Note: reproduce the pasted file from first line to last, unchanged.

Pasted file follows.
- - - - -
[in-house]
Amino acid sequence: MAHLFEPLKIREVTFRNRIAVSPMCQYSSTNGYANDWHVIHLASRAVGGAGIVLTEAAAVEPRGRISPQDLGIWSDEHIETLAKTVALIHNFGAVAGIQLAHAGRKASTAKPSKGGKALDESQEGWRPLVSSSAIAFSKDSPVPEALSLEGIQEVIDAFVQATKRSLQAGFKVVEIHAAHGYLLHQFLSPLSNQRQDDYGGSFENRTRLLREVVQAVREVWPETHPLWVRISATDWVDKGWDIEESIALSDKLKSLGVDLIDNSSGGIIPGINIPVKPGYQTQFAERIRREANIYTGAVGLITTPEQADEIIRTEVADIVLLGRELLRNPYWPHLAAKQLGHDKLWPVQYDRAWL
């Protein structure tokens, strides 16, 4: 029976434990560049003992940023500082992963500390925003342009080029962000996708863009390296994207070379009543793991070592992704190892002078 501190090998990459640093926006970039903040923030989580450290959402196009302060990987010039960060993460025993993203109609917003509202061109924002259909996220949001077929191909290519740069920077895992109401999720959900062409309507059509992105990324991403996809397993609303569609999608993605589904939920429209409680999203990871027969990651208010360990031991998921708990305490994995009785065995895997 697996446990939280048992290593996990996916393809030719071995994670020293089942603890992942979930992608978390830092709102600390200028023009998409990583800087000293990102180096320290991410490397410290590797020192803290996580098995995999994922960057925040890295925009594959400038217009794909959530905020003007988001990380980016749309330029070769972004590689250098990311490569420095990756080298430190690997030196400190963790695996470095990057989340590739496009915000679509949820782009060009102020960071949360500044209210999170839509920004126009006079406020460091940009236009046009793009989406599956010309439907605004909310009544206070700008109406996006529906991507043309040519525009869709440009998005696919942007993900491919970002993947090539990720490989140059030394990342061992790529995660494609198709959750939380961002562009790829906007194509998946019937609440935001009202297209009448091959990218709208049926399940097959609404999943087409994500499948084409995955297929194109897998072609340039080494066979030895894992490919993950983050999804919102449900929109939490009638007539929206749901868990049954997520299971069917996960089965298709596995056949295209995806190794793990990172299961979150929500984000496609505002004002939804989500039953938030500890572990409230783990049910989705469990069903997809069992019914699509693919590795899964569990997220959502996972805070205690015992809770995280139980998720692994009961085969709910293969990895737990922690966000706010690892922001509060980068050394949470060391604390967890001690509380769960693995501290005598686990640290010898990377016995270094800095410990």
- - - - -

[in-house]
Amino acid sequence: MAHLFEPLKIREVTFRNRIAVSPMCQYSSTNGYANDWHVIHLASRAVGGAGIVLTEAAAVEPRGRISPQDLGIWSDEHIETLAKTVALIHNFGAVAGIQLAHAGRKASTAKPSKGGKALDESQEGWRPLVSSSAIAFSKDSPVPEALSLEGIQEVIDAFVQATKRSLQAGFKVVEIHAAHGYLLHQFLSPLSNQRQDDYGGSFENRTRLLREVVQAVREVWPETHPLWVRISATDWVDKGWDIEESIALSDKLKSLGVDLIDNSSGGIIPGINIPVKPGYQTQFAERIRREANIYTGAVGLITTPEQADEIIRTEVADIVLLGRELLRNPYWPHLAAKQLGHDKLWPVQYDRAWL
């Protein structure tokens, strides 16, 4: 029976434990560049003992940023500082992963500390925003342009080029962000996708863009390296994207070379009543793991070592992704190892002078 501190090998990459640093926006970039903040923030989580450290959402196009302060990987010039960060993460025993993203109609917003509202061109924002259909996220949001077929191909290519740069920077895992109401999720959900062409309507059509992105990324991403996809397993609303569609999608993605589904939920429209409680999203990871027969990651208010360990031991998921708990305490994995009785065995895997 697996446990939280048992290593996990996916393809030719071995994670020293089942603890992942979930992608978390830092709102600390200028023009998409990583800087000293990102180096320290991410490397410290590797020192803290996580098995995999994922960057925040890295925009594959400038217009794909959530905020003007988001990380980016749309330029070769972004590689250098990311490569420095990756080298430190690997030196400190963790695996470095990057989340590739496009915000679509949820782009060009102020960071949360500044209210999170839509920004126009006079406020460091940009236009046009793009989406599956010309439907605004909310009544206070700008109406996006529906991507043309040519525009869709440009998005696919942007993900491919970002993947090539990720490989140059030394990342061992790529995660494609198709959750939380961002562009790829906007194509998946019937609440935001009202297209009448091959990218709208049926399940097959609404999943087409994500499948084409995955297929194109897998072609340039080494066979030895894992490919993950983050999804919102449900929109939490009638007539929206749901868990049954997520299971069917996960089965298709596995056949295209995806190794793990990172299961979150929500984000496609505002004002939804989500039953938030500890572990409230783990049910989705469990069903997809069992019914699509693919590795899964569990997220959502996972805070205690015992809770995280139980998720692994009961085969709910293969990895737990922690966000706010690892922001509060980068050394949470060391604390967890001690509380769960693995501290005598686990640290010898990377016995270094800095410990």